As another year draws to a close, here are some of the highlights of a year of Pandaemonium in 2018.
British politics was, of course, dominated by Brexit. I wrote little directly on the issue (though my original pieces still, I think, hold up well), but much around the issue of populism, including analyses of the Lega/M5S victory in Italy and of the standoff between Italy and the EU over the new government’s budget, and an article on the gilets jaunes protests in France.
I looked at attitudes of millennials to communism and capitalism, asked what it means to be ‘moderate’ , explored the meaning of patriotism and of citizenship.
I pointed out that there is nothing new in panics about ‘fake news’ – and that the solutions proposed are often worse than the problem.
In the wake of the Windrush scandal, I argued that the working class ‘continues to provide an alibi behind which the elite can hide its own prejudices and failures’ .
On BBC Radio 4’s Thinking Allowed, I took part in a discussion on the white working class.
I gave a talk at the CEU in Budapest on the immorality of EU immigration policy and asked where the responsibility for that immorality lies. I wrote of immigration and cultural loss and of the relationship between the working class, immigration and the left.
In the wake of an attack on a refugee schoolboy, I argued that what is surprising ’is not that such attacks take place but that, given the political rhetoric about migration and the character of government policy, they are relatively infrequent’.
I analysed Sajid Javid’s new White Paper on immigration and why it embodies the ‘worst of all worlds’.
Race & identity
I asked what we don’t talk of when we talk of diversity and insisted that ‘challenging racism requires us to confront, not embrace, claims about racial categories that are the province of racists’. I looked at the fruitful tensions between the ideas of Martin Luther King and Malcolm X and why their legacies have been lost.
I wrote a long essay for the New York Review of Books about the debate over whether the British Empire was a force for good.
I argued that foreign aid is a fraud and exposed Western cynicism about ‘liberalising’ Saudi Arabia. I also published an article by Mark Curtis on Britain’s role in a covert war in Yemen in the 1960s.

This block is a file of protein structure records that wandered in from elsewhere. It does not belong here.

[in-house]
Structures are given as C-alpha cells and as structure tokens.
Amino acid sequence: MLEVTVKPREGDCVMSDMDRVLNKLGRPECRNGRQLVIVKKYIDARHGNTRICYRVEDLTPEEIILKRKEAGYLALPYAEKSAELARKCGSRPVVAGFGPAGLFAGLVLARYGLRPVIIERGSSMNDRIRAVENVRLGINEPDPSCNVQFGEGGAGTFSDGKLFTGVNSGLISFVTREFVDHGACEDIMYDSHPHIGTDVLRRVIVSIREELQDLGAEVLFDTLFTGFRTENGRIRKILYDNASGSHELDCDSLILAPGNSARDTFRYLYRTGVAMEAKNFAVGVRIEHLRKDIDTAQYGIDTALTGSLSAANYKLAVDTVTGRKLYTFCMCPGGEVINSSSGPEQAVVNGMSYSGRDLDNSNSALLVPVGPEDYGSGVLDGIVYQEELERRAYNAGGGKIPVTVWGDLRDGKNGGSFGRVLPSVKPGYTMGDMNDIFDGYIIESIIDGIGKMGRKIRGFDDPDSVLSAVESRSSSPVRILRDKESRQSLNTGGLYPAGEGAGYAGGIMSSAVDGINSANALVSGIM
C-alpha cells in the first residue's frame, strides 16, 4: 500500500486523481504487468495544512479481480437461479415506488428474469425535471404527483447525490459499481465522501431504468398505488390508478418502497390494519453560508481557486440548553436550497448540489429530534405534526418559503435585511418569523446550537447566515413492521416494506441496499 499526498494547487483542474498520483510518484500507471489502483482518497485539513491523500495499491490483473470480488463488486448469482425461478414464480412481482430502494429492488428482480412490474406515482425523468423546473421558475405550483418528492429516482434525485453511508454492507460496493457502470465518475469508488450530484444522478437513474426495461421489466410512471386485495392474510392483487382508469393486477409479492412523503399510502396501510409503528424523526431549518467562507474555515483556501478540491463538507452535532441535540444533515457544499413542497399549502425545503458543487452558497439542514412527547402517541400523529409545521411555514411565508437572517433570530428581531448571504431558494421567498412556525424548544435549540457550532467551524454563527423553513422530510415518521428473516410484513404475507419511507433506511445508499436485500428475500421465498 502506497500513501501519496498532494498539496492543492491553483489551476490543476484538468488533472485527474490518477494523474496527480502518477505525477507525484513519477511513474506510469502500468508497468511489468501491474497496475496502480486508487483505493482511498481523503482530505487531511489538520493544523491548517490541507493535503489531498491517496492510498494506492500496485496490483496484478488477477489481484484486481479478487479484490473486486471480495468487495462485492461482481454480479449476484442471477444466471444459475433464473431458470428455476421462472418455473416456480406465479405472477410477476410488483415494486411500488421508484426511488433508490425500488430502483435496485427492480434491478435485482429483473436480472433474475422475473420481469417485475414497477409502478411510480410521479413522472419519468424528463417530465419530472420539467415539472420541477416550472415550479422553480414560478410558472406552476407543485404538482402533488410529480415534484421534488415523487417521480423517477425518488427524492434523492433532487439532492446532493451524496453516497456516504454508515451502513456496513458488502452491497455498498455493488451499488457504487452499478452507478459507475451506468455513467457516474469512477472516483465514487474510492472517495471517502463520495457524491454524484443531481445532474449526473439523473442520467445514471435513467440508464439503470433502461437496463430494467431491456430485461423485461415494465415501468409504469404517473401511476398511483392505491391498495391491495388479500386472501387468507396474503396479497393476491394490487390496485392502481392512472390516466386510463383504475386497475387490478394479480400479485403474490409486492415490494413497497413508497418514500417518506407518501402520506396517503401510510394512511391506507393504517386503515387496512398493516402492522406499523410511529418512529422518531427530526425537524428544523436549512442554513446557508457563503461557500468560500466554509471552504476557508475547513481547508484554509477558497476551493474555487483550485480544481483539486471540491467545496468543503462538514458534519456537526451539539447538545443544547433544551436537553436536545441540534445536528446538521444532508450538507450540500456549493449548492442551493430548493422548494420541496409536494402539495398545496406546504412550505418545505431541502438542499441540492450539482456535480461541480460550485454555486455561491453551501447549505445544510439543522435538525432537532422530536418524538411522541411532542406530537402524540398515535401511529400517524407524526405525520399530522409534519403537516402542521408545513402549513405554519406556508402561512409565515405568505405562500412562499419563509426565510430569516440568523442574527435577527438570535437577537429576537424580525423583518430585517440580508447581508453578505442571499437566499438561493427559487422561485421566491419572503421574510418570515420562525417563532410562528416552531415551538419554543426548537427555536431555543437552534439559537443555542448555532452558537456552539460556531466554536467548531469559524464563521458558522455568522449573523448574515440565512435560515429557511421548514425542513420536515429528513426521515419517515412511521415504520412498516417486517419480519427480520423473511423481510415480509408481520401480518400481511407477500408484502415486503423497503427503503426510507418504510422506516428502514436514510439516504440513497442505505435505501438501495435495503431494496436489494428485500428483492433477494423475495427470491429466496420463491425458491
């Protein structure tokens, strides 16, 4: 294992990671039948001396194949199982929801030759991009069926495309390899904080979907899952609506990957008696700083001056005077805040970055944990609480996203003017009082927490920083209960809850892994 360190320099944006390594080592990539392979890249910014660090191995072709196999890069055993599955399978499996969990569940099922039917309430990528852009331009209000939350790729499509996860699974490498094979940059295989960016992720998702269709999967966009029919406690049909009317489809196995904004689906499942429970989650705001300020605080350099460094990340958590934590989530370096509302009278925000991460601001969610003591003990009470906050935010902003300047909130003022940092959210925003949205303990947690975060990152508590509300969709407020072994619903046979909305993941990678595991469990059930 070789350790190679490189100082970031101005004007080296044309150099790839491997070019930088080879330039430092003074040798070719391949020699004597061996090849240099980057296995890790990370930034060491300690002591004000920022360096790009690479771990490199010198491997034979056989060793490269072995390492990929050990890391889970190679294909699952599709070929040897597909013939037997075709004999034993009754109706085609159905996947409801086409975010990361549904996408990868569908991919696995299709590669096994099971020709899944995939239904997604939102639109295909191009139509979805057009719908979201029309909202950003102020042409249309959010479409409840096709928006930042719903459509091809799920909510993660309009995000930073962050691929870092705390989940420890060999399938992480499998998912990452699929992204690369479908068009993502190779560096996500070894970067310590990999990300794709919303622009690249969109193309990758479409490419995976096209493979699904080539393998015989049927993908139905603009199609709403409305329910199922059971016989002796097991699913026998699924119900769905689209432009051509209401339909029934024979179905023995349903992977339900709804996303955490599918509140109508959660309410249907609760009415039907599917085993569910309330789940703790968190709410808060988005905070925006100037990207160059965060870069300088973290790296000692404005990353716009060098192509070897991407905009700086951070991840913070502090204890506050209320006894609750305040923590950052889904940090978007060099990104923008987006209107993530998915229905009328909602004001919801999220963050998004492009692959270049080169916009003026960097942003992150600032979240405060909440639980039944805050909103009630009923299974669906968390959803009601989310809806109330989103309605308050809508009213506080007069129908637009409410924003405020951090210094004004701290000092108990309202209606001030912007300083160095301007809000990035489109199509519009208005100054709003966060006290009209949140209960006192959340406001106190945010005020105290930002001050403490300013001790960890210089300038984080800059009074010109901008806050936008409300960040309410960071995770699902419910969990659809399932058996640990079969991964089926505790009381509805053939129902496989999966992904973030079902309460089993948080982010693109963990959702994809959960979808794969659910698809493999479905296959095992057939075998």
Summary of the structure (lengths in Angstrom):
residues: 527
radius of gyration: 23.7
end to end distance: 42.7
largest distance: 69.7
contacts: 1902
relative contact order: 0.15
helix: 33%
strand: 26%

I paid tribute to Osman Kavala and condemned the imprisonment of hope in Turkey.
I argued that ‘We should no more support secular versions of blasphemy laws than the old religious variety’ and that ‘employers should not have the right to dictate what views are acceptable outside the workplace’.
Morality & faith
I wrote about the distinction between justice and vengeance.
‘Disbelief in God’, I suggested, ‘carries little weight without also a faith in ourselves as human beings’.
Science & technology
I counselled against falling for either the utopian hype or the dystopian fears about designer babies and argues that ‘there is nothing ethically superior in condemning future generations to terrible medical conditions if it were possible safely to eliminate them’.
Art, culture & sport
I also paid tribute to South African photographer David Goldblatt, who died this year.
These were the most-read posts in 2018:
Since six of these posts were published prior to 2018 (two – Why hate speech should not be banned and Why both sides are wrong in the race debate – were in fact first published back in 2012), here are the top ten posts actually from 2018
Finally, my thanks to all readers of, and contributors to, Pandaemonium. And most especially to all the Patrons. And best wishes to all for 2019.
The image at the top is Space-Force Construction by Liubov Popova (1921)